Many of Putin’s old friends and associates now carry less political weight because the president finds it easier to work with “implementers” and factotums, who have fewer personal ambitions or corporate responsibilities. Generally, Putin prefers to see service and sacrifice, not hear requests for help. Moreover, he has come to believe that his historic and geopolitical mission takes precedence over personal relations.
Igor Sechin was always the most audacious member of this group. In the early 2000s he oversaw the destruction of what was then Russia’s largest privately owned oil company, Mikhail Khodorkovsky’s Yukos. Yet although Sechin has grown more ambitious, his star has gradually waned, and it appears that his relations with Putin have cooled. In early 2020, he reportedly irritated Putin for his disastrous advice to pull out of OPEC+, a deal that had seen Russia coordinate oil production with the Organization of Petroleum Exporting Countries.
The political influence of Chemezov has also ebbed. A contemporary of Putin’s, Chemezov served with him in the KGB’s small outpost in Dresden in the mid-1980s. Being the head of a sprawling industrial conglomerate with a massive workforce has given him important levers of influence, and he has benefited from having many of his allies in government jobs. However, when Chemezov stuck his neck out and criticized the government’s restrictions in last summer’s Moscow municipal elections, he was ignored by the Kremlin.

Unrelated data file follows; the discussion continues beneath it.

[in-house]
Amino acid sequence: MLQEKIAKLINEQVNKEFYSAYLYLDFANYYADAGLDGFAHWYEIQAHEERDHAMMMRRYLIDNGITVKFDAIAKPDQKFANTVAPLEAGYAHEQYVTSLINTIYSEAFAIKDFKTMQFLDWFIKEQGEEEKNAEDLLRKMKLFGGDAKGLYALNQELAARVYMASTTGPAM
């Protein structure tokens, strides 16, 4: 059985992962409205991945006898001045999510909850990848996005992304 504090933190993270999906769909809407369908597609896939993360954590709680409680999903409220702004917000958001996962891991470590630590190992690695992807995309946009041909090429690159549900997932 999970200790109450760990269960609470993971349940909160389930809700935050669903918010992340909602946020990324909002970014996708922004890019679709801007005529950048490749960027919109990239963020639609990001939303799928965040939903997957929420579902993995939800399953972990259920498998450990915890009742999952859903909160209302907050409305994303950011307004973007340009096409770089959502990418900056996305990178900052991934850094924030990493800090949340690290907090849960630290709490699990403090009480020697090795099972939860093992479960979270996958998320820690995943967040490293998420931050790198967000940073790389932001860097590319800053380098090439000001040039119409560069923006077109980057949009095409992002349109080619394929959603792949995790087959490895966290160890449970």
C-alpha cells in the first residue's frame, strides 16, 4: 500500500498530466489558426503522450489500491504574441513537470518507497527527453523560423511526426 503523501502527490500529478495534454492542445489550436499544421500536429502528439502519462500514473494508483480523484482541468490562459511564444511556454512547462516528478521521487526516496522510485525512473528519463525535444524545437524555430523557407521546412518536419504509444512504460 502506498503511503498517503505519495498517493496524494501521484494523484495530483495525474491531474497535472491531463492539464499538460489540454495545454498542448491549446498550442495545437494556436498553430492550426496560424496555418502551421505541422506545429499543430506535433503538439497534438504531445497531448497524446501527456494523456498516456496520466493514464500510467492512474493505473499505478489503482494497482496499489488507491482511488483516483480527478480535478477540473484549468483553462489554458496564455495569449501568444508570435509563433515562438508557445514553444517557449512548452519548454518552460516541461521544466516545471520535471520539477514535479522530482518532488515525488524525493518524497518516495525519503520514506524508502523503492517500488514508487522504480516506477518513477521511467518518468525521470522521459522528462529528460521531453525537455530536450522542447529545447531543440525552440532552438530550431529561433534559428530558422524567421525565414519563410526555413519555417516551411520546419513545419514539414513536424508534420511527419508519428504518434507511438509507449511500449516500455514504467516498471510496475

The coronavirus crisis cuts two ways for the state oligarchs. On the one hand, the pandemic is a threat to their livelihoods. On the other, it is potentially very lucrative, especially for Chemezov. He recently called on regional leaders to procure Rostec-produced facial recognition surveillance systems. Other Rostec subsidiaries are producers of ventilators, which are in short supply; the government has already ordered 5,700 new machines. Another Rostec company, Roskhimzashchita, is the country’s only provider of masks, gloves, and other medical equipment for healthcare facilities.
Another group of close friends of Putin have long served as senior officials, even if none of them remained in his cabinet following the reshuffle in January.
Four old-timers, all of whom worked with Putin before he became president, merit special attention: Dmitry Medvedev, Dmitry Kozak, former defense minister and PA chief Sergey Ivanov, and longtime Putin confidante Alexey Kudrin. They have all rotated through various senior jobs which gave the close access to the president.